That is the whole point, we can only speculate how this patent war affects innovation. We have no facts. Its just as bogus to claim it hurts innovation as it is to claim it hurts over-paid executives. Also, innovation involves more than just R&D. The lawsuits affect the business but we, as outsiders, cannot measure exactly how. Bottom line, HTC and Apple are both innovative companies with competitive products and there are others too. Patents are not holding them back. These companies being assholes about their patents is complicating things. Its the folks making the decisions that are affecting the business, not patents.

             

            reply to this | link to this | view in chronology ]

  •  
    identicon
    Anonymous Coward, May 12th, 2010 @ 8:41pm

    While #8's name may be a bit over the top, the point he/she makes is quite valid.

    I have never seen a so-called patent thicket interrupt the proliferation of new products wending their way into the marketplace.

    Perhaps others have experiences different from mine, but not once has anyone I have worked with sat back on their haunches in self-satisfaction and resting on their laurels because they now had a patent in hand.

     

    reply to this | link to this | view in chronology ]

    •  
      icon
      Mike Masnick (profile), May 12th, 2010 @ 10:36pm

      Re:

      While #8's name may be a bit over the top, the point he/she makes is quite valid.


      Really? You honestly think that having to spend millions of dollars on patent infringement lawsuits doesn't impact the rest of the business?

      I have never seen a so-called patent thicket interrupt the proliferation of new products wending their way into the marketplace.

      No one said that it stops new products. But it's simply impossible to argue honestly that this is an efficient use of money. I mean, even you, a lawyer who makes your living off the system, has to admit that you know the difference between productive uses of capital and non-productive uses of capital, right?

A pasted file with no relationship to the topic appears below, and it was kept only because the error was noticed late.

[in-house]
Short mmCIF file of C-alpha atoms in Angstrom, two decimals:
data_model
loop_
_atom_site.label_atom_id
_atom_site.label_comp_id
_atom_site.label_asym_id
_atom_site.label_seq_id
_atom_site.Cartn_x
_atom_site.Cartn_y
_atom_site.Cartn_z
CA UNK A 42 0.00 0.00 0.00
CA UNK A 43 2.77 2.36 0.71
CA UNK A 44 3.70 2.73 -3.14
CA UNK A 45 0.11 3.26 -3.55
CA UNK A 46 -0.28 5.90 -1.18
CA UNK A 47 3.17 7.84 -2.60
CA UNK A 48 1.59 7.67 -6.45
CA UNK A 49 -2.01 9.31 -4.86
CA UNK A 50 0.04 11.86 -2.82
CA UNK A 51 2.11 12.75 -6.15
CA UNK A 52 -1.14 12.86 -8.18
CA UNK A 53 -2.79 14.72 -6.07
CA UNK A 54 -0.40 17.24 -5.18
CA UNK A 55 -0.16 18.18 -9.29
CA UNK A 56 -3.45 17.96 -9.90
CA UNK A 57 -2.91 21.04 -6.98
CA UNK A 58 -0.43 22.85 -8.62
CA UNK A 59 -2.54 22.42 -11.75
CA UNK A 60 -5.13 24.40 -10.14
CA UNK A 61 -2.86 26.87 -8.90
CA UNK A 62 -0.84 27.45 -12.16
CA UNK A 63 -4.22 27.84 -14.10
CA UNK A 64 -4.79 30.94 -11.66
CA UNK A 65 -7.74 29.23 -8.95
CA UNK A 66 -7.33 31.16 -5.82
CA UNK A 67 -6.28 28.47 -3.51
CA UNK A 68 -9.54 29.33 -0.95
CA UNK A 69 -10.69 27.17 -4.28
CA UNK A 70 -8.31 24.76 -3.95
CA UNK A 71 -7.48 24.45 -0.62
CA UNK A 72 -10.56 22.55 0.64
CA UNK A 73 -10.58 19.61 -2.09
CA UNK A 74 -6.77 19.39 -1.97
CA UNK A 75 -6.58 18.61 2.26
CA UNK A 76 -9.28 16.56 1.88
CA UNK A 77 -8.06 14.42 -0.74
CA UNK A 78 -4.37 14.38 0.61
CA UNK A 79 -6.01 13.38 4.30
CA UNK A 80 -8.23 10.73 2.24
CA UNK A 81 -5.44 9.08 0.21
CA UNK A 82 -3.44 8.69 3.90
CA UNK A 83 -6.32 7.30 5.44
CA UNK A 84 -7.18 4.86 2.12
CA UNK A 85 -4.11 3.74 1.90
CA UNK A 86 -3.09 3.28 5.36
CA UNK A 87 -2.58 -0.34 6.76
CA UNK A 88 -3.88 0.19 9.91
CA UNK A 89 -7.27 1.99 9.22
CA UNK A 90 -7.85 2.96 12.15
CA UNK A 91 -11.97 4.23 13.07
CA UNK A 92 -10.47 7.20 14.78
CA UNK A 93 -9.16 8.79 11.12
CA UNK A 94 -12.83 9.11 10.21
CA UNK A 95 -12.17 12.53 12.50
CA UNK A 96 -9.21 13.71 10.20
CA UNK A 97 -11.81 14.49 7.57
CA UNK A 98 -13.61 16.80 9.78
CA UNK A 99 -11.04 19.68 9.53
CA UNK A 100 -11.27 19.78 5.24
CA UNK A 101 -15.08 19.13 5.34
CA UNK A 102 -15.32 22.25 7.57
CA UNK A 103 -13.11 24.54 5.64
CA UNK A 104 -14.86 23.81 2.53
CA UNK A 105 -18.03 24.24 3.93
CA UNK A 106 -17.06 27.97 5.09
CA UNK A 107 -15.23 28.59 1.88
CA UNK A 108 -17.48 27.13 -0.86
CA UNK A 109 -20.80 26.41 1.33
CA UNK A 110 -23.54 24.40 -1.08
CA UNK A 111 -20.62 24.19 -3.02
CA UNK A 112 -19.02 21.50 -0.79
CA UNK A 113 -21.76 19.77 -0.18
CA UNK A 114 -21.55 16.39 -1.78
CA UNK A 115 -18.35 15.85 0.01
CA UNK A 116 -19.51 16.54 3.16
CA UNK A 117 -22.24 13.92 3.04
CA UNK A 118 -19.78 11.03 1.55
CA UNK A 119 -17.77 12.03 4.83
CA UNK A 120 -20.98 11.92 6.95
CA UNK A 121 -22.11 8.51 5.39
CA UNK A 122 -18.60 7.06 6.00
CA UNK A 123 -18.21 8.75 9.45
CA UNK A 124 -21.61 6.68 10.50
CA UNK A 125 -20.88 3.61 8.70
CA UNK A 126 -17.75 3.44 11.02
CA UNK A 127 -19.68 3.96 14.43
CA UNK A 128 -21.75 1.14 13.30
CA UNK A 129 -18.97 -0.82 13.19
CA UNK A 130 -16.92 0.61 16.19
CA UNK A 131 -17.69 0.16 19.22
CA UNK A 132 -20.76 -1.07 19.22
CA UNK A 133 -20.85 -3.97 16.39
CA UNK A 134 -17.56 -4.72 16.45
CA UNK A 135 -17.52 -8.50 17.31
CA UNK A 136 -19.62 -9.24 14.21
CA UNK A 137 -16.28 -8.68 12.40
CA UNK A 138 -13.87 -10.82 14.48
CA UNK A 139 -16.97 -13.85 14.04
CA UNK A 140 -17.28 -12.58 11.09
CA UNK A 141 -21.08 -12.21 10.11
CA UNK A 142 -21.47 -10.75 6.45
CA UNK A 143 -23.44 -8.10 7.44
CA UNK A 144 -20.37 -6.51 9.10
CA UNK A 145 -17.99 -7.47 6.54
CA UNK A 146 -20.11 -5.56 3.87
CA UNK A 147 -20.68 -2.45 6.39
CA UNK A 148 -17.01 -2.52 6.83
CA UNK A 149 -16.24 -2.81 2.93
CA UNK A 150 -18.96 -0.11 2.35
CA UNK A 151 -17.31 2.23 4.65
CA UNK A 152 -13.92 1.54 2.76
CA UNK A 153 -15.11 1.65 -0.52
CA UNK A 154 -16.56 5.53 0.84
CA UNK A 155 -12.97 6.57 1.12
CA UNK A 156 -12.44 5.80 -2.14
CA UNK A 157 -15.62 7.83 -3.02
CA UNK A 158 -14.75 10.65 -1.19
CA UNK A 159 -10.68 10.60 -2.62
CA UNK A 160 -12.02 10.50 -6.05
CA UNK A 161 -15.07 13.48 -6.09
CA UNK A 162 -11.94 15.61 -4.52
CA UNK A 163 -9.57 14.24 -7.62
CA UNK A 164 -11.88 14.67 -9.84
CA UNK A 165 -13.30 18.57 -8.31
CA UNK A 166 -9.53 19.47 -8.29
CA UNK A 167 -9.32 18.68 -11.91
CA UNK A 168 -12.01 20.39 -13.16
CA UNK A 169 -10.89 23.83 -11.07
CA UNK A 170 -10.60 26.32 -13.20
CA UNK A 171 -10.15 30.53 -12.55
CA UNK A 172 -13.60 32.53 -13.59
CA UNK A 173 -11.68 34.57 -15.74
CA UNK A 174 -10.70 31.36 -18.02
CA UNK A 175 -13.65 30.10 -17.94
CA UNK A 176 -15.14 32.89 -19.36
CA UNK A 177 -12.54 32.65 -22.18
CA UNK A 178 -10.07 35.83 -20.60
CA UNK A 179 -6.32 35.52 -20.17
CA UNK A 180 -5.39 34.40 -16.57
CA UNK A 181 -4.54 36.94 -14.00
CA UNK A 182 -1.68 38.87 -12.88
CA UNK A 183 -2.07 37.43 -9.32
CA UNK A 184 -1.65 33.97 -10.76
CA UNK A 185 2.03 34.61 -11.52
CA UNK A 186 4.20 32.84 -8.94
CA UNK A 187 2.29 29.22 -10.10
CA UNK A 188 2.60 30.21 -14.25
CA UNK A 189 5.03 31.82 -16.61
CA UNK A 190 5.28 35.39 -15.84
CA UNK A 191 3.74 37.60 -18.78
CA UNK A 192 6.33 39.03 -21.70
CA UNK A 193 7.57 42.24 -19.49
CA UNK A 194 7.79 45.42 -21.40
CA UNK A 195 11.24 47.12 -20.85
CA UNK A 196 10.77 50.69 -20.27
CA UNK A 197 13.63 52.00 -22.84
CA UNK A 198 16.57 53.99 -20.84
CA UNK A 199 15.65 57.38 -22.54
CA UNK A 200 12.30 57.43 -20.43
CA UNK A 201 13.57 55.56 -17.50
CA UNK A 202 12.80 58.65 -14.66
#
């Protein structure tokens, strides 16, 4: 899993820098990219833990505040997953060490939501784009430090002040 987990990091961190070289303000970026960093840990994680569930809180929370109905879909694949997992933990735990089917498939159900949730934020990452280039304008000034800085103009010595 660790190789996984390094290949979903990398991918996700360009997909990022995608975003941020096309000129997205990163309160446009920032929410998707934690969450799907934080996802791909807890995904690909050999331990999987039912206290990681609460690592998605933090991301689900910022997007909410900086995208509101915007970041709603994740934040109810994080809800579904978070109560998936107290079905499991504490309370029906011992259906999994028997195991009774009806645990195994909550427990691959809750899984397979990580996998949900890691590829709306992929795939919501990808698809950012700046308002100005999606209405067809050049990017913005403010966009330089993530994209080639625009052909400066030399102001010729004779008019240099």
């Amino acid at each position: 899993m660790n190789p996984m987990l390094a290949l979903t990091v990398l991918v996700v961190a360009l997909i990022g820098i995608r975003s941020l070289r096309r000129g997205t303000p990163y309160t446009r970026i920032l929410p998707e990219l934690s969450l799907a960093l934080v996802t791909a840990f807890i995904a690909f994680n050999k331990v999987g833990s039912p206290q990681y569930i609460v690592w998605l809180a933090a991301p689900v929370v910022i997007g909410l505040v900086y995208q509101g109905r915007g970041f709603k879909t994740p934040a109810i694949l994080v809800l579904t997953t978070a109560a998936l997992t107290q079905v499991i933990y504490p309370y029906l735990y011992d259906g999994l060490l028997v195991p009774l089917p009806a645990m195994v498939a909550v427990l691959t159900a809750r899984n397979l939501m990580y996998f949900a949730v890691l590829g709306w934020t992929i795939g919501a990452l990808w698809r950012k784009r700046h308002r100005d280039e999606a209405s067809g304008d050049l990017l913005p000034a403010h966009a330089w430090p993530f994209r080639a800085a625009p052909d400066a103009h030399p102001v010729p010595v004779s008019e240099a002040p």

Perhaps others have experiences different from mine, but not once has anyone I have worked with sat back on their haunches in self-satisfaction and resting on their laurels because they now had a patent in hand.

      No one is arguing anything about resting on their laurels here. The question is how a company deploys its capital. And you really want to suggest that the most productive manner may be fighting off patent claims?

      No wonder you're anonymous.

       

      reply to this | link to this | view in chronology ]

    •  
      identicon
      Michael, May 13th, 2010 @ 5:03am

      Re:

      "I have never seen a so-called patent thicket interrupt the proliferation of new products wending their way into the marketplace."

      If the patents are not preventing new products from entering the market, why do we have them? Aren't they implicitly preventing Motorola from making an iPhone clone right now? If not, what good are these patents?

      Now, it may be argued that Motorola having the legal ability to create an iPhone clone would have taken away some of the incentive for Apple to create it to begin with, but you cannot, at the same time, argue that it does not prevent someone from doing so now. Take a side on that - they prevent new products from being brought to the market, or they don't.

       

      reply to this | link to this | view in chronology ]